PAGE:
How To Recover After Cheating

Being cheated on is a painful and confusing experience. You are told that cheating is unforgivable and it’s a sign the relationship has to come to an end. And it seems like the right thing to do. After all, you’ve been deeply betrayed and left feeling distrustful, inferior and insecure. But at the same time, you can’t forget the positive experiences you’ve shared or the bond you’ve developed over months or years together.

Quitting is not your only option, you can still have a happy, healthy, and trusting relationship after cheating.

The focus of this post is on how to move forward within the relationship after cheating, and how to avoid common mistakes couples make during this fragile time. It's not only possible to salvage a relationship after infidelity but it's also possible to use the experience as a learning tool to build an even stronger relationship and have a deeper understanding of your partner.


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Here are 7 tips on how to recover your relationship after cheating:

  • Think before you act. It's understandable you’re feeling immense pain after being cheated on, but you should refrain from lashing out and hurting your partner in defense. Give yourself a time out, breathe and center yourself. Don't react by destroying property, screaming, or threatening anything. This serves no one. A temporary emotional release of this sort will not give you any peace of mind. You need to think from a clear mind so that you decide how to approach the situation in a productive manner.

  • Understand you’re not to blame. Cheating doesn't lower your worth, your value or mean that you are not enough. Don't take this on as your own shortcomings because although it feels personal, it is not. You may have to make some changes, but you can’t blame yourself for not changing sooner.

  • Give space for yourself - take time to process your feelings. Schedule time into your day to grieve and then get on with it. You want to work through your emotions without allowing them to take over you. Allow 15 minutes in the morning and at night to cry, lament and journal. Let it out but don't get addicted to it. For the rest of the day, do you! See friends, nurture yourself, hit the gym or yoga class. Give yourself a couple weeks to digest everything. Request that your partner give you this time and assure them you will reach out when you are ready to communicate.

  • Understand infidelity - Be open to seeing your partner's actions through compassion. Infidelity is usually is a symptom of needs not being fulfilled over a long period of time. It's much deeper than the act alone. This discussion and mutual compassion can be an opportunity to discover your partner's core needs, to label the patterns of dysfunction and learn about what's not working in the relationship that led to acting out and betraying the other. Often we can trace this back to couples speaking different love languages and not communicating their love in a way that their partner understands. Once we can understand infidelity we can begin the forgiving process and work towards relationship health.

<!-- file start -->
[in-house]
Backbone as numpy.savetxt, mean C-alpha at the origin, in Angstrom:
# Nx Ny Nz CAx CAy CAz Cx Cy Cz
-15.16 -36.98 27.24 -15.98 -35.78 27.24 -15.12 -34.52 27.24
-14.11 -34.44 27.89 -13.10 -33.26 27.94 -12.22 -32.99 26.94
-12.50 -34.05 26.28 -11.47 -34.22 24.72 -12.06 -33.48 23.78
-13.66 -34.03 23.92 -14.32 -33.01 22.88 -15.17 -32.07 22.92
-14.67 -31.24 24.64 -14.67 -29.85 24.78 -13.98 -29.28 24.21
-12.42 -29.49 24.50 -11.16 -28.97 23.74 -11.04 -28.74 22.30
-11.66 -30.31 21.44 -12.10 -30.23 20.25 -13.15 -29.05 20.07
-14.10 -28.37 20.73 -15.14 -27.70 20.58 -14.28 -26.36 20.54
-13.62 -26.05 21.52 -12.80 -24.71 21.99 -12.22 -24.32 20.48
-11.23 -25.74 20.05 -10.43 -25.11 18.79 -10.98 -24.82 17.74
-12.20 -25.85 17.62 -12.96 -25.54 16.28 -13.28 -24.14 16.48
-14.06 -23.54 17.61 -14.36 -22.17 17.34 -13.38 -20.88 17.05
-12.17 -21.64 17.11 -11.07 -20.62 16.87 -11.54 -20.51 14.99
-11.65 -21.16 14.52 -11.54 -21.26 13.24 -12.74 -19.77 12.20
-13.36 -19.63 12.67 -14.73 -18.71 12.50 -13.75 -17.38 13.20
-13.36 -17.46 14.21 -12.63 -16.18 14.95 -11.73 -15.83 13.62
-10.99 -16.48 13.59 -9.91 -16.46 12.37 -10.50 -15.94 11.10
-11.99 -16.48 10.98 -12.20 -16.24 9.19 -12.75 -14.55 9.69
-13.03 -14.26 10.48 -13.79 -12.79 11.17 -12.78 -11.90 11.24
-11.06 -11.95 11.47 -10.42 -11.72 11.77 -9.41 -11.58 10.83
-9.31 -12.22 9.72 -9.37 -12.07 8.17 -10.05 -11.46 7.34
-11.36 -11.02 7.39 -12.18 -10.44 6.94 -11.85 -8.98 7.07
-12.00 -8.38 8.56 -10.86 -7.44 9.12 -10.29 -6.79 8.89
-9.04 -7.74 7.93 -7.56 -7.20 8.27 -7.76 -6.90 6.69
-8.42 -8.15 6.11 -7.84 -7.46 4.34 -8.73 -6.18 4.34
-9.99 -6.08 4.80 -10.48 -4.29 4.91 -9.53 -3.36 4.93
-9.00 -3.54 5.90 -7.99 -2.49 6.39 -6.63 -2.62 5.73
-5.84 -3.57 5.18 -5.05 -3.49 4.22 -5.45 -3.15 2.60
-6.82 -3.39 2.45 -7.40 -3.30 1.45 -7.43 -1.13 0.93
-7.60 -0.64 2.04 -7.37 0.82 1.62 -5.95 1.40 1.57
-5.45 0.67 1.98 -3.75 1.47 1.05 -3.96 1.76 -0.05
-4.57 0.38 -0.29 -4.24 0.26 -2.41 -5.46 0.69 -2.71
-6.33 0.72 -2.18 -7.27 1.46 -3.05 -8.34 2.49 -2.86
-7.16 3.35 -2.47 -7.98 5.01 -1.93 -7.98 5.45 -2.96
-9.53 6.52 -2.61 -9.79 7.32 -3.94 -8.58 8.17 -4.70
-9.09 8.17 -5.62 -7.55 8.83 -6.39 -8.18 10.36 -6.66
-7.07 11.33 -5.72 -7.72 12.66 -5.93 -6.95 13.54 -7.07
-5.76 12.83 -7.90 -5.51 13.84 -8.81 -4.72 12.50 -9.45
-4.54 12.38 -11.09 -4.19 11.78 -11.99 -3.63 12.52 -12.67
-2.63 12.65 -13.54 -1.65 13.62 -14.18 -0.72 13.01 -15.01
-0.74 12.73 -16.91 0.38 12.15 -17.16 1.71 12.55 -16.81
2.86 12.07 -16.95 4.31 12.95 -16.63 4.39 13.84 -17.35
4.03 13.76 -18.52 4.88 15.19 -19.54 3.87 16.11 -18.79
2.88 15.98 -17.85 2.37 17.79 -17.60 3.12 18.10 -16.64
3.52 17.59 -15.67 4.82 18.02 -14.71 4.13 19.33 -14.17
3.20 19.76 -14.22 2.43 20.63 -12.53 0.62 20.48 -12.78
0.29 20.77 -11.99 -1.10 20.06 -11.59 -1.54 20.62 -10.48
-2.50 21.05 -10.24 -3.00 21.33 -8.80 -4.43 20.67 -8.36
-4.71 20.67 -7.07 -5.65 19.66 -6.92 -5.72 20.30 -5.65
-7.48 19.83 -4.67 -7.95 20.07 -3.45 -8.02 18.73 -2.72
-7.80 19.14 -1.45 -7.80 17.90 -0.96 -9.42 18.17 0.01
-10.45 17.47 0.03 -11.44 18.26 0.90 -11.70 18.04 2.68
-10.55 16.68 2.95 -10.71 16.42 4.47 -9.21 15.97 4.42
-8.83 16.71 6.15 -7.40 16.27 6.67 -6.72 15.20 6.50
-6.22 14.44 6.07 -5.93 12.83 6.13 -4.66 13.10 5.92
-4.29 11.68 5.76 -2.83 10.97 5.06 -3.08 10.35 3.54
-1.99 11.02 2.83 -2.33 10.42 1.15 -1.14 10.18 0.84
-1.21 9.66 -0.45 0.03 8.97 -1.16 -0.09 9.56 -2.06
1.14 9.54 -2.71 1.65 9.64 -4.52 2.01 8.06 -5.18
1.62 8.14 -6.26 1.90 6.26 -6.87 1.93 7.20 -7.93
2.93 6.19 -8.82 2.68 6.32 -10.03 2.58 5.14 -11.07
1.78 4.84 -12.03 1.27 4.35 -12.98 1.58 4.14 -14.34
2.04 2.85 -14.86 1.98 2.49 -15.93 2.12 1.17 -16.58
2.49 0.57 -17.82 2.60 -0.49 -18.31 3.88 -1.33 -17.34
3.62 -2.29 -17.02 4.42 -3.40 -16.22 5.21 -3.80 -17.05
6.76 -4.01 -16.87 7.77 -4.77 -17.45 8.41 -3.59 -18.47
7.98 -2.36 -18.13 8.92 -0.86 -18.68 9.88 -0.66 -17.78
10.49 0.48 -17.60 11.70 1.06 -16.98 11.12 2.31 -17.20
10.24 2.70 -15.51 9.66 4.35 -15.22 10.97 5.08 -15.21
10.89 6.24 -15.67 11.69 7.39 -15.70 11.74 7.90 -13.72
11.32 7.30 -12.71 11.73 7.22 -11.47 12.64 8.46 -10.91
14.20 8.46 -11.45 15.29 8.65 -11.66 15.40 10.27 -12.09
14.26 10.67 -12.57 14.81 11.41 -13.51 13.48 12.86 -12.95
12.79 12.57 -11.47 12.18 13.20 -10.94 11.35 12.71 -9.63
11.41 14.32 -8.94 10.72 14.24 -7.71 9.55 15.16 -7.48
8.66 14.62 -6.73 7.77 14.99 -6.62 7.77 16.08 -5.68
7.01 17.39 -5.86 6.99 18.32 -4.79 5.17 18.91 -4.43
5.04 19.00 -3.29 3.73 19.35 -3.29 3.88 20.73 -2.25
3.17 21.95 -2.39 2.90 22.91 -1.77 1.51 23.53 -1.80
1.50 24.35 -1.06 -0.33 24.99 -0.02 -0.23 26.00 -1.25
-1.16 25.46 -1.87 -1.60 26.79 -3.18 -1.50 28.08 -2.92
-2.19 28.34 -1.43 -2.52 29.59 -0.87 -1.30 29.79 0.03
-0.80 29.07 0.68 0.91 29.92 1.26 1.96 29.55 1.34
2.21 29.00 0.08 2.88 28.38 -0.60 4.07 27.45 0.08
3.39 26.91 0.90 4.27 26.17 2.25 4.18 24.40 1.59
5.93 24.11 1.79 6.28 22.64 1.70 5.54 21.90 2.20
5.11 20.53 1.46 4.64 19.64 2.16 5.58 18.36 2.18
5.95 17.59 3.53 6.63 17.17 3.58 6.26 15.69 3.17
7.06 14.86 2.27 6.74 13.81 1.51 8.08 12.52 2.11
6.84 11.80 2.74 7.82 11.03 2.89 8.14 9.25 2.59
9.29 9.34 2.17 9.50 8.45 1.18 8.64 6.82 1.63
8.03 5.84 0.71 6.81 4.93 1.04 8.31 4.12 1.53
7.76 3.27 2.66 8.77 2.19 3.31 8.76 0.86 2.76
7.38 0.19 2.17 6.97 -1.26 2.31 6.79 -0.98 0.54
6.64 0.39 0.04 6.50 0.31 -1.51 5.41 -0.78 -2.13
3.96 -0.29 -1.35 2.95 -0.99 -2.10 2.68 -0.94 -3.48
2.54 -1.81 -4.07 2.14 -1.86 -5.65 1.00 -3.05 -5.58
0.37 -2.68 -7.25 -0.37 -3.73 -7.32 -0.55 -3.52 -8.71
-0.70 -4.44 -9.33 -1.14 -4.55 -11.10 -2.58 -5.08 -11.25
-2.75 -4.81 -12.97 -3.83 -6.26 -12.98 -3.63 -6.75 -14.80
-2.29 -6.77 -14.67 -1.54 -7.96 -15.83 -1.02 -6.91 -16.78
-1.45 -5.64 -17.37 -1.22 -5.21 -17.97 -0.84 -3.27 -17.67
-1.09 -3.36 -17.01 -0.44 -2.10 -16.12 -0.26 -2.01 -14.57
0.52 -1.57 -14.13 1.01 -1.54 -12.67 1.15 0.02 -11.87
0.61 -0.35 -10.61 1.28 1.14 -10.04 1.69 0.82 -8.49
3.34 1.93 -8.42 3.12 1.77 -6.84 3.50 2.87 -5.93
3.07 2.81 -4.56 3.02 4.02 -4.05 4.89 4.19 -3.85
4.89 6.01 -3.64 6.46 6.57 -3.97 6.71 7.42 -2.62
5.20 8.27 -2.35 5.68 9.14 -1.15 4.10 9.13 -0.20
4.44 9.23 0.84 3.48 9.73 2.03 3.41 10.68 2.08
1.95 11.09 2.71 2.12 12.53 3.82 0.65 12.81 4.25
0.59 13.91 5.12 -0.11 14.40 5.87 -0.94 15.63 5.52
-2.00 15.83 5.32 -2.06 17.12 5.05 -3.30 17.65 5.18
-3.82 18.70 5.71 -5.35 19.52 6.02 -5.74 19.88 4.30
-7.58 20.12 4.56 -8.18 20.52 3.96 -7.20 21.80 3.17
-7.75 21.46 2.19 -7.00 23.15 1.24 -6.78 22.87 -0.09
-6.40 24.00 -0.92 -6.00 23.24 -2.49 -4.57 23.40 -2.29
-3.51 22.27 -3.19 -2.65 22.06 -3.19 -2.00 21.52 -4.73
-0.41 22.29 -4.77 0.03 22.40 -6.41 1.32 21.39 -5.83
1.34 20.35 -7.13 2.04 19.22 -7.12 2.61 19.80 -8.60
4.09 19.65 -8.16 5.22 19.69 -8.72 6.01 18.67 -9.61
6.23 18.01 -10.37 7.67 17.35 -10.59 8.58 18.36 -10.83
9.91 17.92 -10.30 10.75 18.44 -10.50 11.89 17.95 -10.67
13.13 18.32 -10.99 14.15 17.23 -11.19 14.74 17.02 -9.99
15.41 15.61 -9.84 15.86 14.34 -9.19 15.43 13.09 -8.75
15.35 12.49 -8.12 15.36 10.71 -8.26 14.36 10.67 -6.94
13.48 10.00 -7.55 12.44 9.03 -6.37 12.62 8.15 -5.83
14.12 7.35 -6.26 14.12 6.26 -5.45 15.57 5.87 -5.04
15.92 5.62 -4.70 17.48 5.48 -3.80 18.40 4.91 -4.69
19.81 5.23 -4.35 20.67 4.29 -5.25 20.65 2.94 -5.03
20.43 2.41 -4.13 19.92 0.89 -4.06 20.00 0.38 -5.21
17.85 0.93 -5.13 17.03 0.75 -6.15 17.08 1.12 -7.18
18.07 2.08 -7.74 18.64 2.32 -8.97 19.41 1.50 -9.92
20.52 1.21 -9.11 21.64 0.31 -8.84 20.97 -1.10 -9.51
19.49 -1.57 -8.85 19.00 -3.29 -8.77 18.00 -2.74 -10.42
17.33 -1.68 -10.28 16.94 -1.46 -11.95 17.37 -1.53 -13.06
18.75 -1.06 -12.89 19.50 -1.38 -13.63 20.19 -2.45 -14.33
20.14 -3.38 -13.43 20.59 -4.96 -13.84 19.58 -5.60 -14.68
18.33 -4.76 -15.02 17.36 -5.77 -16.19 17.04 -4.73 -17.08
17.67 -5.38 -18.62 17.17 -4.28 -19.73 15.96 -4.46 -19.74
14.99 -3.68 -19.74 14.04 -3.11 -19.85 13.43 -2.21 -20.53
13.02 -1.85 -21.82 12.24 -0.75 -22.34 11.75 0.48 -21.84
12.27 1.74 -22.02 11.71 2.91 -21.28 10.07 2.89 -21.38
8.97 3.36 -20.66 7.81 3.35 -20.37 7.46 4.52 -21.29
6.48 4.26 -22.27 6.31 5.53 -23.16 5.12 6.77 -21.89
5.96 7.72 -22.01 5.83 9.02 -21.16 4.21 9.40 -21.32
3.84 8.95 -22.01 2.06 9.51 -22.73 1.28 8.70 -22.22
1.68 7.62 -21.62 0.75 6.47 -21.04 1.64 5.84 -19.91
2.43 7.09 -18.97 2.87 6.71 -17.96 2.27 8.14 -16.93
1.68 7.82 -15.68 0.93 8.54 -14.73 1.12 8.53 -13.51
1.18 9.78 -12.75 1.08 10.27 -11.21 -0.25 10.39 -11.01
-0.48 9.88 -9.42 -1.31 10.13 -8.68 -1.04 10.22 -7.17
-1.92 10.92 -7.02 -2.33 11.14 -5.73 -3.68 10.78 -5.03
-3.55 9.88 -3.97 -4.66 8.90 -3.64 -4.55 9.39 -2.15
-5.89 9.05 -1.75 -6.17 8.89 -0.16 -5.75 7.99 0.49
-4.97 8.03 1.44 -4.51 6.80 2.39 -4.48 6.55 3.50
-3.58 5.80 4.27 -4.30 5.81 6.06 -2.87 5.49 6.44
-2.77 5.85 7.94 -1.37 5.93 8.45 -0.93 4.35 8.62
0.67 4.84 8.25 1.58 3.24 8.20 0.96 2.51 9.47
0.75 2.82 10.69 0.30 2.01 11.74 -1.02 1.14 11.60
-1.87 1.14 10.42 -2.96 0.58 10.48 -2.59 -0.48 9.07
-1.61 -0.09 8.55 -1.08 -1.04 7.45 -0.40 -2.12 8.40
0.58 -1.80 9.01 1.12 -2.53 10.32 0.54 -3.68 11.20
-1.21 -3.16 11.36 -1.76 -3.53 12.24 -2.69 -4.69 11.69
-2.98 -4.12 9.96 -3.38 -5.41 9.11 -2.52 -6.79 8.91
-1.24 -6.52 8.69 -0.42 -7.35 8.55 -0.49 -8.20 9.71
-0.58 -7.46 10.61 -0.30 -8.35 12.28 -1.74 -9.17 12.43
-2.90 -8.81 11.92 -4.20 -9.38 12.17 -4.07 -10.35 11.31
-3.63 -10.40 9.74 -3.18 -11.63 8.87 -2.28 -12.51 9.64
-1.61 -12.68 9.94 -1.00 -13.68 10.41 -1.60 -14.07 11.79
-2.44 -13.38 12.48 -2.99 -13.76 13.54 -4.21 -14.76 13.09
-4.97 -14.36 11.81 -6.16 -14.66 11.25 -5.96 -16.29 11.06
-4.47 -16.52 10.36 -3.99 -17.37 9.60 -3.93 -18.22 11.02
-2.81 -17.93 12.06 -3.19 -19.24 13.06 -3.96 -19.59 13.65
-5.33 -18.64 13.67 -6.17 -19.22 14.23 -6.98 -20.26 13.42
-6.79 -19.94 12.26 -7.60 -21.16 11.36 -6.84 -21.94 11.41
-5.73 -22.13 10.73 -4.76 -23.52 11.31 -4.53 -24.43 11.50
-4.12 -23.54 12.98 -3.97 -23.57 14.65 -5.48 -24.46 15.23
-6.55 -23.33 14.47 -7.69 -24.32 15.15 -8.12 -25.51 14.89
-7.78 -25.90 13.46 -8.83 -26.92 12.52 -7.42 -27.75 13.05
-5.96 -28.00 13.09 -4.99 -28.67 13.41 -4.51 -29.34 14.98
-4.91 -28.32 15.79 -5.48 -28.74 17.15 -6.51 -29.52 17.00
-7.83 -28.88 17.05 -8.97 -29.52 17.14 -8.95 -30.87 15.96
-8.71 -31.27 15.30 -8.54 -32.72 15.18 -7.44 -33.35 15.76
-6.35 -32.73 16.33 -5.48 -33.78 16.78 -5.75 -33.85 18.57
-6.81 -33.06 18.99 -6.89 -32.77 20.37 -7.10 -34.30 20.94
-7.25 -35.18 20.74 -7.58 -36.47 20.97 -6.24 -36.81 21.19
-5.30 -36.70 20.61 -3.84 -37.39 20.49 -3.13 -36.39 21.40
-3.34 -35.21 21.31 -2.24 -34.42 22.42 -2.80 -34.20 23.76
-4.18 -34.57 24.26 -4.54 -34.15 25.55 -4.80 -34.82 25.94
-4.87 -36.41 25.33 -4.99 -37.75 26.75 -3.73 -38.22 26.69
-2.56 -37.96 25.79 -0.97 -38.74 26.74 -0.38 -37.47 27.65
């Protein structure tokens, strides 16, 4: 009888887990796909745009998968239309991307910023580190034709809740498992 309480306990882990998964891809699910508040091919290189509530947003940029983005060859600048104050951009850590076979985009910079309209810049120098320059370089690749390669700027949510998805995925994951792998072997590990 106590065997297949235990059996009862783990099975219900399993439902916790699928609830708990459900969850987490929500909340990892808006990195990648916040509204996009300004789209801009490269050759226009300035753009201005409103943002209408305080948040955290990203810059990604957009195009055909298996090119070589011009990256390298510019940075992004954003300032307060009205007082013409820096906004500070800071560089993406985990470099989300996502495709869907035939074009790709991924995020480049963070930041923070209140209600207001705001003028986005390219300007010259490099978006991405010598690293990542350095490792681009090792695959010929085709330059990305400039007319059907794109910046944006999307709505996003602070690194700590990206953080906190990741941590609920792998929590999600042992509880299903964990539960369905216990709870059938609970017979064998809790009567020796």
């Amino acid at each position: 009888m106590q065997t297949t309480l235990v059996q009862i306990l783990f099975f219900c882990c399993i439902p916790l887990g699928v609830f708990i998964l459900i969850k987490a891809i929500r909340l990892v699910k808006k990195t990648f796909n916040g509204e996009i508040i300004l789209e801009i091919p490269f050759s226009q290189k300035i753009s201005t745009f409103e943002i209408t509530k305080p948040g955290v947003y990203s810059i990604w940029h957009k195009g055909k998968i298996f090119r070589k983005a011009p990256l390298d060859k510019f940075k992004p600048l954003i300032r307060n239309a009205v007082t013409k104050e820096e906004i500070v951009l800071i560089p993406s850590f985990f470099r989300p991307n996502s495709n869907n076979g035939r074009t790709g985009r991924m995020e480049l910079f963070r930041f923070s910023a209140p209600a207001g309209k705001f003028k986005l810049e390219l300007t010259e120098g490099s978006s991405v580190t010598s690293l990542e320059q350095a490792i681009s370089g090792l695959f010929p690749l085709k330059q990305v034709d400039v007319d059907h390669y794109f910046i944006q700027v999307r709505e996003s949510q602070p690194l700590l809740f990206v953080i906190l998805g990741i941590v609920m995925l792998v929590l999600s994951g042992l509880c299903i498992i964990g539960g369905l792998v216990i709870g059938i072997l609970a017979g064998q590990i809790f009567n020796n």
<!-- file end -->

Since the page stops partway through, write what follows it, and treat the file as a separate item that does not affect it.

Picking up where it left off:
• Set boundaries and reassurance plans - If both members of the couple are motivated to repair their relationship and re-establish trust, then agreements and boundaries need to be set. Obviously, the third party is not to be contacted again. The partner who cheated must reassure the other consistently in their love language. Ask, "how can I reassure you?" Then put a plan into action to help build your partner's trust and sense of security. Be patient, healing is rarely linear. There will be good days and bad days. In the healing process, it is easy to gloss over or forget our partner's strengths, because the pain brings about waves of emotions. However, you have decided to work on the relationship. Each partner should write out the strengths and the good parts of the relationship so they have list to resort to when they're clouded by the hurt or frustrated at the pace of repair.

  • Talk positively about each other - Criticism erodes love. You fall in love with someone who makes you feel good. It can be very difficult to see amongst the pain but really start to look for the good. It's in the details. When you see it, express it. Great relationships are built through appreciation.

  • Seek professional help - As a couple and an individual. There was a lack of productive communication and understanding that led to this wedge in the relationship. A professional can assist in putting feelings into words and suggest actions to build the relationship vs destroy it. Friends and family are often bias, they have your protection at heart and may not be supportive of rebuilding the relationship. A professional is objective with focus on achieving your relationship goals. Click here to chat with one of our breakup coaches.